AI’s Human-Like Traits And Behavioral Patterns


Modern artificial intelligence, such as ChatGPT, is capable of mimicking human behaviors, often exhibiting even more positive traits like cooperation, altruism, trust, and reciprocity.

In a recent study by the University of Michigan, researchers employed “behavioral” Turing tests, which assess a machine’s ability to demonstrate human-like responses and intelligence, to analyze the personality and behavior of various AI chatbots. The evaluation involved ChatGPT responding to psychological survey questions and participating in interactive games, with its choices compared to those of 108,000 individuals from over 50 countries. The study’s lead author, Qiaozhu Mei, a professor at U-M’s School of Information and College of Engineering, noted that AI’s behavior, characterized by increased cooperation and altruism, might be particularly suitable for roles that require negotiation, dispute resolution, customer service, and caregiving.

A recent study has shed light on the personality traits and behavioral tendencies of artificial intelligence (AI), raising questions about the future relationship between AI and humans. The study, conducted by a team of researchers, introduces a formal method to test AI’s personality traits, providing a scientific approach to understanding how AI makes choices and revealing its preferences beyond what is explicitly programmed. ChatGPT, exhibits human-like traits in various aspects, including cooperation, trust, reciprocity, altruism, spite, fairness, strategic thinking, and risk aversion. Surprisingly, in certain aspects, AI behaves more altruistically and cooperatively than humans. This discovery has led the researchers to express optimism rather than concern about the future implications of AI’s behavior.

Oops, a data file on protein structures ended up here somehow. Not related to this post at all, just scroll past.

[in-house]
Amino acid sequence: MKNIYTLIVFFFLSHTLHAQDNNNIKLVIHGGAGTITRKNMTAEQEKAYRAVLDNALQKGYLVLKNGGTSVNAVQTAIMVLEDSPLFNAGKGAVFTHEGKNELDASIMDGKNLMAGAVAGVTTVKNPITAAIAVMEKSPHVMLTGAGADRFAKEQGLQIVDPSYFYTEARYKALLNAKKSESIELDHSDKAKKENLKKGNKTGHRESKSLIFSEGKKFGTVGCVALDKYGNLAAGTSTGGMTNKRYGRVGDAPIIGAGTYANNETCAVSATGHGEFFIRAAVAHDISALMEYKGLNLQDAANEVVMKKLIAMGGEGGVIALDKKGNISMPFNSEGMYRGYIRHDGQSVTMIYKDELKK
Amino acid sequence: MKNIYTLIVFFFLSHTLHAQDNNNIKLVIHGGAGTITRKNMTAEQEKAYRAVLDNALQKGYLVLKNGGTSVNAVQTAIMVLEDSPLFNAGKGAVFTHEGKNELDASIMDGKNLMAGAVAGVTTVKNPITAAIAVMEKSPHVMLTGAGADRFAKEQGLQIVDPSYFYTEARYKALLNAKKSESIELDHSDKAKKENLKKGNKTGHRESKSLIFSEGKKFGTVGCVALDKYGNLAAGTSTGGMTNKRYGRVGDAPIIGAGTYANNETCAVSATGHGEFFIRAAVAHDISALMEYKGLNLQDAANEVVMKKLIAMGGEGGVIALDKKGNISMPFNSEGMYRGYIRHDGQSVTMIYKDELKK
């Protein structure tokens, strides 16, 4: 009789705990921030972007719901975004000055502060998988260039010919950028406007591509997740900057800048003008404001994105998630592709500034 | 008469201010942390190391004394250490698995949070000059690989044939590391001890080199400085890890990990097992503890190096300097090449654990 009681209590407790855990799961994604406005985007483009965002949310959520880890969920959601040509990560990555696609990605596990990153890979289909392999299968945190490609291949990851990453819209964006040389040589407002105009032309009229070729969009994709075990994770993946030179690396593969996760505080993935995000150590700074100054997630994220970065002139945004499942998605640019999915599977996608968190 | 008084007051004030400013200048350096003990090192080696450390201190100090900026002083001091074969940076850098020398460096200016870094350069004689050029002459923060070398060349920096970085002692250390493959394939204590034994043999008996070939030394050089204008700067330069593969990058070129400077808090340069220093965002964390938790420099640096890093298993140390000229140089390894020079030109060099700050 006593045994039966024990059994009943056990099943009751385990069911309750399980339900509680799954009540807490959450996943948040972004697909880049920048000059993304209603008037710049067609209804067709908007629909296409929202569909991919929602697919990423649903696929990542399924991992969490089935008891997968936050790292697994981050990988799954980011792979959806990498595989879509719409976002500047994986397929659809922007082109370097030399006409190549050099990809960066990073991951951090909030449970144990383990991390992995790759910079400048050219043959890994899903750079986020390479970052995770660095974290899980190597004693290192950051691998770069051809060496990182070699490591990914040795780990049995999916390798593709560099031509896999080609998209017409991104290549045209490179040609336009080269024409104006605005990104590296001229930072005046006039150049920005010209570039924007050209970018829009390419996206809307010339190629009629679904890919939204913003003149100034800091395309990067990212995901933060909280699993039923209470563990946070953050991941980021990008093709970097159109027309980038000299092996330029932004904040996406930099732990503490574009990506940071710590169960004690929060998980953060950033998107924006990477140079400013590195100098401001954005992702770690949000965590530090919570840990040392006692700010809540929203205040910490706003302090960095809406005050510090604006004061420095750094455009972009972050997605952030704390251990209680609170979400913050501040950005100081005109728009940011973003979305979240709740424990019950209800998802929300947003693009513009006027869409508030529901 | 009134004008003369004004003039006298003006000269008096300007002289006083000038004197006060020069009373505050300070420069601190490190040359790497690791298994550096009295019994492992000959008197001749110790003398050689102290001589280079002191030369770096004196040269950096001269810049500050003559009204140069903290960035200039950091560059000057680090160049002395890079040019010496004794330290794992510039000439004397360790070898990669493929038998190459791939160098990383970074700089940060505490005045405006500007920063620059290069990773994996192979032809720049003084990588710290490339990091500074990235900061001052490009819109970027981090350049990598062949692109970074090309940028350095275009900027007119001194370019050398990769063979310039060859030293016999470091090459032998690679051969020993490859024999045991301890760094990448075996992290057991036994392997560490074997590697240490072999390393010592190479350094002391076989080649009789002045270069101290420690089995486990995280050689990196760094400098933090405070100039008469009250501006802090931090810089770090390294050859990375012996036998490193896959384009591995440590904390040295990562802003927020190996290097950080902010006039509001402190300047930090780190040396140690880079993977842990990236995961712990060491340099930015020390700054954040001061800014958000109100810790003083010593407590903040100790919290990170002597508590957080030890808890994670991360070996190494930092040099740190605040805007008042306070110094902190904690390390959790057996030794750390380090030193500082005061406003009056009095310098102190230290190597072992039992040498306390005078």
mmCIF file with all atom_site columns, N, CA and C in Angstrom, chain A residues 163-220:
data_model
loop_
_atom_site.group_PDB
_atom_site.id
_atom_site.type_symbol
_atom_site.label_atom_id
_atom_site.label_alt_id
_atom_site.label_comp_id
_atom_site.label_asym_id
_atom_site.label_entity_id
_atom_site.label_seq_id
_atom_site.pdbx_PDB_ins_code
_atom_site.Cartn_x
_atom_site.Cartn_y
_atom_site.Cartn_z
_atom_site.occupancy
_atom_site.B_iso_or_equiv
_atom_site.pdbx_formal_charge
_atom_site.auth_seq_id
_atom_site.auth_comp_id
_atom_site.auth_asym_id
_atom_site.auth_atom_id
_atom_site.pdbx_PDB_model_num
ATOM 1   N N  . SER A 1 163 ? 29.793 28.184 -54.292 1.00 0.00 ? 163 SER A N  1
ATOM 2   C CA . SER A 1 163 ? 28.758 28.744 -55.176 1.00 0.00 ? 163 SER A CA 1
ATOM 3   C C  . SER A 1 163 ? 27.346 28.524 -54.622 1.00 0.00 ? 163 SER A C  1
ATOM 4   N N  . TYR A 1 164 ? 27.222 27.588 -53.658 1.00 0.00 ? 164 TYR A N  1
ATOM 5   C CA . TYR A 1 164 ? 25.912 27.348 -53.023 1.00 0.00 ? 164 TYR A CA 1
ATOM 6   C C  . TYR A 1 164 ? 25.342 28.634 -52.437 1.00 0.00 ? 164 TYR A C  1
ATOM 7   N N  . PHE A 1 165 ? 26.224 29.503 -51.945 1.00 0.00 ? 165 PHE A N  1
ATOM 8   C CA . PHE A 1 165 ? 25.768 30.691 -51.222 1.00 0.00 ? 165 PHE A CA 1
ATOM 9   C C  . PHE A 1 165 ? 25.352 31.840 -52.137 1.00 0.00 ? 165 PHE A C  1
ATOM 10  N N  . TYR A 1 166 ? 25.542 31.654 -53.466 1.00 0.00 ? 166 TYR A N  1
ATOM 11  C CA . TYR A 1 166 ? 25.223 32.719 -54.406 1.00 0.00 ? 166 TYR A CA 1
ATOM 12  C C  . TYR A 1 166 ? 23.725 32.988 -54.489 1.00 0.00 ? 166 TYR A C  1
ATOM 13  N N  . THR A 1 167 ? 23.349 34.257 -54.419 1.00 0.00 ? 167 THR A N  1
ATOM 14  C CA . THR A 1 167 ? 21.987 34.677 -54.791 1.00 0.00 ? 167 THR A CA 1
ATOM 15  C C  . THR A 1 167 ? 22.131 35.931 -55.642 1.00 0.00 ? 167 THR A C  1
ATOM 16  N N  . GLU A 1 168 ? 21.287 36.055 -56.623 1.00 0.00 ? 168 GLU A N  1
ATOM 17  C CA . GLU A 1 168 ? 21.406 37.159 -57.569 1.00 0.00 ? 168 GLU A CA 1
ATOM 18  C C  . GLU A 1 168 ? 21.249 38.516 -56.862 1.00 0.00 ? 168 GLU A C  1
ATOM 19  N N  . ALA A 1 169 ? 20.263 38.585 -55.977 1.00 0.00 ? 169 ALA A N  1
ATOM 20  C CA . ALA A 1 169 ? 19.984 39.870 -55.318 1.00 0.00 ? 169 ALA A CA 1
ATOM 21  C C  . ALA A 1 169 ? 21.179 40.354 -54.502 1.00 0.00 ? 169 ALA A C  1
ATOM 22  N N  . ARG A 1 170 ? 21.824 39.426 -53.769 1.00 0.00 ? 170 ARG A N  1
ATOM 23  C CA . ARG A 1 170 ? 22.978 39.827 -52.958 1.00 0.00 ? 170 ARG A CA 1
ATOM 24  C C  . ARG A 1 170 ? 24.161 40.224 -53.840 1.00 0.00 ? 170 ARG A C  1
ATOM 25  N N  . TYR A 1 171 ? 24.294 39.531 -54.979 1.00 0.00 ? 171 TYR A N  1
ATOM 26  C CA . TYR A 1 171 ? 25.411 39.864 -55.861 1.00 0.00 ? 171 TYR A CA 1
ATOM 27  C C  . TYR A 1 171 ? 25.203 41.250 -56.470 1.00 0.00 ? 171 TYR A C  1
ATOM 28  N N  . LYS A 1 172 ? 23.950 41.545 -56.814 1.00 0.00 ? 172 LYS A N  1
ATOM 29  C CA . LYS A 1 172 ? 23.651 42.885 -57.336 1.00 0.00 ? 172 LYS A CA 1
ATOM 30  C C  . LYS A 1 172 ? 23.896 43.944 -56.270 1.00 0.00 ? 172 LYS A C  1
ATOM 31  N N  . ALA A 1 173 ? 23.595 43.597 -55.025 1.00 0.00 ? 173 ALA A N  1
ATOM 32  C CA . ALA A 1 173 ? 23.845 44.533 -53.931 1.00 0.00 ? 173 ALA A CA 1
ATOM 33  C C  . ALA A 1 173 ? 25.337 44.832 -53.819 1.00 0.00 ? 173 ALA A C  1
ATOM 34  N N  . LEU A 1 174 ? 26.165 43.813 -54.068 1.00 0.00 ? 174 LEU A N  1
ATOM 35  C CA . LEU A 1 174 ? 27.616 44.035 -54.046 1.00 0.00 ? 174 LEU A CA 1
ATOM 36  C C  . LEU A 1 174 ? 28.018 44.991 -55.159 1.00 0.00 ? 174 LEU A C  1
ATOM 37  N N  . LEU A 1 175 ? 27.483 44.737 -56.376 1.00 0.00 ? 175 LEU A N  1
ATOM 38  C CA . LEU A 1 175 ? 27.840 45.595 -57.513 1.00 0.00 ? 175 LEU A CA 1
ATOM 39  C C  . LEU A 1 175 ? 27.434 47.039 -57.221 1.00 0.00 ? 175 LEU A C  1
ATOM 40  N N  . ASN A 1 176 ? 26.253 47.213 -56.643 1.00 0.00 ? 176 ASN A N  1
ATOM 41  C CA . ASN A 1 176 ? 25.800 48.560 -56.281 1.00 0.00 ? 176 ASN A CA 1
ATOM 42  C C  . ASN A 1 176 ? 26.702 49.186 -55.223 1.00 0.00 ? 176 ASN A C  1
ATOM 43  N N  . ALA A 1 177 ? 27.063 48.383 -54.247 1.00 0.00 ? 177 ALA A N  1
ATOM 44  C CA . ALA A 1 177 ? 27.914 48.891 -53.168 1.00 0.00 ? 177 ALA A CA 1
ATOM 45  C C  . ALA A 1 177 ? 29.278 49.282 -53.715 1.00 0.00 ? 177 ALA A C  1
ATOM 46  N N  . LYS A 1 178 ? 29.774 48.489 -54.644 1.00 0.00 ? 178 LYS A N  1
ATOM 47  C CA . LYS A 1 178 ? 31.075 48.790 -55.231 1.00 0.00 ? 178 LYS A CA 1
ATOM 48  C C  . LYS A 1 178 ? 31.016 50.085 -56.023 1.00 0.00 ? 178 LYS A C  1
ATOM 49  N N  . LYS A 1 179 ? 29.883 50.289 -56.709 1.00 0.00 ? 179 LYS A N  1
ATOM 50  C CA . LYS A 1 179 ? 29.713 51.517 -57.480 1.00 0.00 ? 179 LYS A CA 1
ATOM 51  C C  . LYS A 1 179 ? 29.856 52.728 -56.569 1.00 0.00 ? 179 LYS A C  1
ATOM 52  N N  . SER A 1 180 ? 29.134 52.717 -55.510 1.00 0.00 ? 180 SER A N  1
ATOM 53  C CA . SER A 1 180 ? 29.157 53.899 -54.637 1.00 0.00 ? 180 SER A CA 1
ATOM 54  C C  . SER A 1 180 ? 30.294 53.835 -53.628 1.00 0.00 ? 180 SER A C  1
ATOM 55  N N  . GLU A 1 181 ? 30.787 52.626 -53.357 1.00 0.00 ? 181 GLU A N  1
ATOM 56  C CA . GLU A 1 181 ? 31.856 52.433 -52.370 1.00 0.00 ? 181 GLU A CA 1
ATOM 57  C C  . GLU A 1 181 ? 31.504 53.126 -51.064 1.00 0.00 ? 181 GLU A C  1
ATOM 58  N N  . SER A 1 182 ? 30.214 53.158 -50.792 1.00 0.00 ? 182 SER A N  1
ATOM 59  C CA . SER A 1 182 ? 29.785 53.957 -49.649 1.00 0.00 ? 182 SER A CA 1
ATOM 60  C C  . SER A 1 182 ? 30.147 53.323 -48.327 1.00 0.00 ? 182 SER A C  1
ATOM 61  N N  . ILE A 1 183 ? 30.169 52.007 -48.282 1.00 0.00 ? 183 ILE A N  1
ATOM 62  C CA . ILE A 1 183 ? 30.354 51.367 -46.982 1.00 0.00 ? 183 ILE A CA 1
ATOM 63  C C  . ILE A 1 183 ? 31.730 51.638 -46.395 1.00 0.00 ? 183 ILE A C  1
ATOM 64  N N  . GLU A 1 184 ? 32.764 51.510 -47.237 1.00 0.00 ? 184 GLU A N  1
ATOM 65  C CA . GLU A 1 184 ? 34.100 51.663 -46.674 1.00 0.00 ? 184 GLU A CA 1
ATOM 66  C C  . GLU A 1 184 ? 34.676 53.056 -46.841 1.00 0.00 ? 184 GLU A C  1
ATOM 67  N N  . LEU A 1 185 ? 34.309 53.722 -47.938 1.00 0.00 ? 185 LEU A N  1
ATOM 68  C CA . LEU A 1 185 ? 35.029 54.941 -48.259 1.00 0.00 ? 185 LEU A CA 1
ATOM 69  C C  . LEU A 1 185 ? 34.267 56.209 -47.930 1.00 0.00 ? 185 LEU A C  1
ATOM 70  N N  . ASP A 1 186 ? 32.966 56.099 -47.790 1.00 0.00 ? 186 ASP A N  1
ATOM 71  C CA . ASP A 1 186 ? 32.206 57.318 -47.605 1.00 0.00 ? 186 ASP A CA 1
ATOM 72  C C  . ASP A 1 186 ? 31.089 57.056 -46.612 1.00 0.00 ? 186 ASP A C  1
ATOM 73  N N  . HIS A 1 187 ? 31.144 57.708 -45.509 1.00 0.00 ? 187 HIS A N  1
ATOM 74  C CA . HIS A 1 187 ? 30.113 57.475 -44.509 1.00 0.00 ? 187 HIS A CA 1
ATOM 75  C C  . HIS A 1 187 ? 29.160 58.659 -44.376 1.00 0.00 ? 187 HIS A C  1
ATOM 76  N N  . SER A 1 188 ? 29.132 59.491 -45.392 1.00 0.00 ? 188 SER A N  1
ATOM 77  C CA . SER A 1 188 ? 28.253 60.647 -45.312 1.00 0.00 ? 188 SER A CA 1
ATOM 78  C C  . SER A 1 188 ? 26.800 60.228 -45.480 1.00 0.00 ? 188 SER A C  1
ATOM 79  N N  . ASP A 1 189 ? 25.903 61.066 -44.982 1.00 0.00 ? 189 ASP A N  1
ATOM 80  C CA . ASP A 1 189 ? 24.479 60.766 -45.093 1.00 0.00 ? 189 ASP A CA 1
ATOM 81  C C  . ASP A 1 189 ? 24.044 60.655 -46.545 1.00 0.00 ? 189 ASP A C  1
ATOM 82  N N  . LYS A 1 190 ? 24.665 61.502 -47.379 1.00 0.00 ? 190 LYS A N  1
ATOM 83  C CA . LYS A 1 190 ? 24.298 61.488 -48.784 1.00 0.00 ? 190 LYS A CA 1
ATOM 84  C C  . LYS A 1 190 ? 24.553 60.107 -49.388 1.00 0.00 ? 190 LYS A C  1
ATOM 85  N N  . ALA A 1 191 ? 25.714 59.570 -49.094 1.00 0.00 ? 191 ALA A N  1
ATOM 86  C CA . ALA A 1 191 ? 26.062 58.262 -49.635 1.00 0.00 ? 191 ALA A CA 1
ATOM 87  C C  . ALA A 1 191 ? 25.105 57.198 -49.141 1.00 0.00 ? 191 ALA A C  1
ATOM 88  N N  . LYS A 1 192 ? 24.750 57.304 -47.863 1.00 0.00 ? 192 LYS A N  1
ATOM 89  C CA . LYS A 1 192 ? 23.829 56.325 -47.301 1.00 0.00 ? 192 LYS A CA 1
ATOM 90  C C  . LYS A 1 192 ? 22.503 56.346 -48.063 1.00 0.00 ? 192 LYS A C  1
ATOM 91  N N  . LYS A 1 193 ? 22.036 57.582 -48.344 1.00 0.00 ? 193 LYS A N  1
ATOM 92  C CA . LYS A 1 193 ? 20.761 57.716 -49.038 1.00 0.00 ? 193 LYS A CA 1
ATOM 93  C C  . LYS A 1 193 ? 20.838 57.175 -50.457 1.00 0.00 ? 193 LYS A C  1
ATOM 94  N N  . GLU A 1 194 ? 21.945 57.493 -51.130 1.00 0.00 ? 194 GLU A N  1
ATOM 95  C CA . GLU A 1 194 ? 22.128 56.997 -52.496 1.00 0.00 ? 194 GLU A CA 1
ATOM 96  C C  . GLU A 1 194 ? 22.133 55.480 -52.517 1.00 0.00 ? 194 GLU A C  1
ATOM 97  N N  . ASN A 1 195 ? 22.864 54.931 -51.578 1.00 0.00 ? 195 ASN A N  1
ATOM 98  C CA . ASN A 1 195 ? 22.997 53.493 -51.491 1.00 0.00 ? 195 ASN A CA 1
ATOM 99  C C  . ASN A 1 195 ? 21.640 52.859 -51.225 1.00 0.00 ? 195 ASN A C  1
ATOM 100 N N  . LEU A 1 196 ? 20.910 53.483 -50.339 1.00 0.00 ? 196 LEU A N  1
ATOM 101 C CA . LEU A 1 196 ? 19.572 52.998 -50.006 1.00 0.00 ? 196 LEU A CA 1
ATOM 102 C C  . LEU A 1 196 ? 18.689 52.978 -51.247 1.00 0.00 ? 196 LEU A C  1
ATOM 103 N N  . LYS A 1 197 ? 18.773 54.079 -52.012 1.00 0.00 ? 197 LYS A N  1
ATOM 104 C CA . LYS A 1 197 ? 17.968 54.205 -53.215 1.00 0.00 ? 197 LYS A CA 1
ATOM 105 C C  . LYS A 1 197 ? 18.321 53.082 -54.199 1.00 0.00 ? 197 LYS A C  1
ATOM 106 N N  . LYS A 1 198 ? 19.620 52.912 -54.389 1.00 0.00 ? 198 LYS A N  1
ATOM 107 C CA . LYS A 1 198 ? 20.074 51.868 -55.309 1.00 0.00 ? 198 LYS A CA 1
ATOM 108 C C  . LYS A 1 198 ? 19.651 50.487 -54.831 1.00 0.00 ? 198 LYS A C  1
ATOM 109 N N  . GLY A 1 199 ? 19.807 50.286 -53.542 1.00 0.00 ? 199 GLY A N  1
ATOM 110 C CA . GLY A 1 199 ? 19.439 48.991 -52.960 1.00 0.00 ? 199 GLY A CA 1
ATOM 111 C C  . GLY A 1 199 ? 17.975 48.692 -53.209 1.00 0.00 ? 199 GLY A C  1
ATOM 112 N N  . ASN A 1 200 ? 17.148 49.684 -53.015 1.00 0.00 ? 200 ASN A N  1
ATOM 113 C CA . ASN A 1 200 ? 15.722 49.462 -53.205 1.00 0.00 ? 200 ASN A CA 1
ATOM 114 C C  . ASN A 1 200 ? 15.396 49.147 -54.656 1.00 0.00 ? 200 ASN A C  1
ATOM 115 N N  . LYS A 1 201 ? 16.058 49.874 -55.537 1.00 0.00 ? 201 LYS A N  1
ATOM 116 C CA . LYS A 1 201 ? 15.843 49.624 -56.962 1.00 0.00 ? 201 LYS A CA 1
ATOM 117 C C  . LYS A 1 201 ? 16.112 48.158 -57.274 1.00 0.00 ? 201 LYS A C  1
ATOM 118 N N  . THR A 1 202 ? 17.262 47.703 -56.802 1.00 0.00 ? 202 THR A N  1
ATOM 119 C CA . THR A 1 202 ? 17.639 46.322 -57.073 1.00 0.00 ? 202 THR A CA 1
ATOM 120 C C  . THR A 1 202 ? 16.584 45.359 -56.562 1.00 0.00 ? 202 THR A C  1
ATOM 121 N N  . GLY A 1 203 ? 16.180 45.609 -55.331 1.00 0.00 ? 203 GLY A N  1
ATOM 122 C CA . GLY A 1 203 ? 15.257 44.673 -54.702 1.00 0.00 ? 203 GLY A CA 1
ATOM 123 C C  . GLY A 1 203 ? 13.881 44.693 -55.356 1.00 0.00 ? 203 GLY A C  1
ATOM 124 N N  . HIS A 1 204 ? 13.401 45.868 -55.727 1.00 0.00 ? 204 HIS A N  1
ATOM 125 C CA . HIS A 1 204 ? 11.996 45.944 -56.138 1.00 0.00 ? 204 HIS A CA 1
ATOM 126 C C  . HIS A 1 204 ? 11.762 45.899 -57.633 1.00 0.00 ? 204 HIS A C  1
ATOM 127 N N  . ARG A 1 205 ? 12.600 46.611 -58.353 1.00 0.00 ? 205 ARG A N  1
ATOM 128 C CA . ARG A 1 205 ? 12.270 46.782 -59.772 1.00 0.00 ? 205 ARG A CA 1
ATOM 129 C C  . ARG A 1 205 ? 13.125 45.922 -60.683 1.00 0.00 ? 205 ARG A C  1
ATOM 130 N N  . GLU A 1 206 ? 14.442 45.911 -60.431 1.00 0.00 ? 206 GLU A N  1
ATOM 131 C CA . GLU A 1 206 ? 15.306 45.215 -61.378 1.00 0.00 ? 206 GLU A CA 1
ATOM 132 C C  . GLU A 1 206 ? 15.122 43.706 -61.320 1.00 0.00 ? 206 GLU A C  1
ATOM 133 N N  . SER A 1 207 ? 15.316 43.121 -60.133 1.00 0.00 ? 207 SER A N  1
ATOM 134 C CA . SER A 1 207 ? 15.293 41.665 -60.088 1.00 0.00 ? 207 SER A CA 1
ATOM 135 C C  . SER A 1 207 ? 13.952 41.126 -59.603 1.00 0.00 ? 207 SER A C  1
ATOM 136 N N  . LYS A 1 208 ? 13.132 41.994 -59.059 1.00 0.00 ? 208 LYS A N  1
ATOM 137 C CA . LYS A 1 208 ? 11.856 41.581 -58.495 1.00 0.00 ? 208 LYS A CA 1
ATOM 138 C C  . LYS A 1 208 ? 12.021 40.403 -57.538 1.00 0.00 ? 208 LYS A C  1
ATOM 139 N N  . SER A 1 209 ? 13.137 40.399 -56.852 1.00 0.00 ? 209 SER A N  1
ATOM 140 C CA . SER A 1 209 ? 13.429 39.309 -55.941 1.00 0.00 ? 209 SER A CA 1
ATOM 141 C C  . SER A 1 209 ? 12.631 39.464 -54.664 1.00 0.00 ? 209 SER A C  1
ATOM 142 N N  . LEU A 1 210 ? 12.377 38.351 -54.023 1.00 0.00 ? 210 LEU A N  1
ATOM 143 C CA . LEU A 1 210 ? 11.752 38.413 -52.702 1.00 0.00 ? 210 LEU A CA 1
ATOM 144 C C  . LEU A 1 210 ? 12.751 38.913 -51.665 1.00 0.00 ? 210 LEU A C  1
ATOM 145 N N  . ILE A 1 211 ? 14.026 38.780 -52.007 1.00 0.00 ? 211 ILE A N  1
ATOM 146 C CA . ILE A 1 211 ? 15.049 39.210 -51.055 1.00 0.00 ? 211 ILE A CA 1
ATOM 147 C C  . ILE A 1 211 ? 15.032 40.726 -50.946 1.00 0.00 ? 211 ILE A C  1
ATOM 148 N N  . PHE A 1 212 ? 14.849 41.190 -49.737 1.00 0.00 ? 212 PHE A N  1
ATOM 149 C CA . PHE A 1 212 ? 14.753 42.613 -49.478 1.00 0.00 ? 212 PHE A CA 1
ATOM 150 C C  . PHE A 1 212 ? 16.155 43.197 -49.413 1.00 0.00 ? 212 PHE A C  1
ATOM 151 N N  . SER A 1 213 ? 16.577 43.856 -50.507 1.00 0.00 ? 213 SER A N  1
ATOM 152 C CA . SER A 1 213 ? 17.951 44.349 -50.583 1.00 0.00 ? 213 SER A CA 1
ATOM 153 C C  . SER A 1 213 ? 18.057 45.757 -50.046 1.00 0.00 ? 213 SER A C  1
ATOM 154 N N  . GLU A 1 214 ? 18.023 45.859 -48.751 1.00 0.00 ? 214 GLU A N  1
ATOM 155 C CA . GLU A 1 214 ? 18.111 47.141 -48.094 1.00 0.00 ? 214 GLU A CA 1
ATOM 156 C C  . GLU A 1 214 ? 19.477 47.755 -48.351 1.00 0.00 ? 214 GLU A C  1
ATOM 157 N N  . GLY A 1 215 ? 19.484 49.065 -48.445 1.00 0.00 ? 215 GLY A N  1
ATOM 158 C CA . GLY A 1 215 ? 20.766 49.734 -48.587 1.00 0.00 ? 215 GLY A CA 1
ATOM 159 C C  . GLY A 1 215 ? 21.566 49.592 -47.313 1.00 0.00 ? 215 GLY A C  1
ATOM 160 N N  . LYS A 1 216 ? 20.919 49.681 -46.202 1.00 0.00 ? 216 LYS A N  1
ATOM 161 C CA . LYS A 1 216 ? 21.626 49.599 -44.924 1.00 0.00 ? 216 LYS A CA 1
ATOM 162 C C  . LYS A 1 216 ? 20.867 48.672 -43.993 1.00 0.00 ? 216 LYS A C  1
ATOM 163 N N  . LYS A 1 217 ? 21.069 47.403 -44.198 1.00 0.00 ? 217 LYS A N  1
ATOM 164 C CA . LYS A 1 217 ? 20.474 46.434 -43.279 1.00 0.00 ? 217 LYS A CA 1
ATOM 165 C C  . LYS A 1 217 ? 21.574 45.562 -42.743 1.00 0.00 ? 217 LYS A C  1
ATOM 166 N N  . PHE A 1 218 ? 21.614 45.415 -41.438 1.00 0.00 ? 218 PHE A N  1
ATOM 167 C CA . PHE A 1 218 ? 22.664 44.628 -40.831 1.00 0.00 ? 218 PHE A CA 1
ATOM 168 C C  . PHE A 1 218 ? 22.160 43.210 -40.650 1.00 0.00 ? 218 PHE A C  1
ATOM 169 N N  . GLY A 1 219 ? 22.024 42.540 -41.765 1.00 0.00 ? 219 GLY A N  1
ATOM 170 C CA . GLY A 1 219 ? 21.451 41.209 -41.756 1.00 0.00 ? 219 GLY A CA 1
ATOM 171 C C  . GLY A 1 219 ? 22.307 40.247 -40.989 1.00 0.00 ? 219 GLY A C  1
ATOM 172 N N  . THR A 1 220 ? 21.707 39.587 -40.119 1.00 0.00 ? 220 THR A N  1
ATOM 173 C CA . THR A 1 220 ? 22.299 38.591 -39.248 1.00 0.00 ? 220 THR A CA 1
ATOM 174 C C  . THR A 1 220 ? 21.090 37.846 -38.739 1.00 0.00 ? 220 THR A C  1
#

Before this study, comparing AI with humans was limited to examining their outputs, as AI models are often considered “black boxes.” However, the new method allows researchers to delve deeper into understanding how AI makes decisions, a crucial step before entrusting AI with high-stakes tasks like healthcare or business negotiations. Looking ahead, the researchers suggest several future research directions. They propose expanding behavioral tests, testing more AI models, and comparing their personalities and traits. Moreover, they advocate for educating AI to represent the diversity of human behaviors and preferences, rather than an “average human.”

The study’s implications are significant, as they help people understand when and how they can rely on AI to make decisions. Increased trust in AI’s capabilities could lead to its use in negotiation, dispute resolution, caregiving, and other tasks. However, the study also highlights the limitations of AI, particularly in tasks where the diversity of human preferences is crucial, such as product design, policymaking, or education.

The study opens up a new field of “AI behavioral science,” where researchers from different disciplines can collaborate to investigate AI’s behaviors, its relationship with humans, and its impact on society. By understanding AI’s personality traits and behavioral tendencies, we can better navigate the evolving landscape of human-AI interaction.


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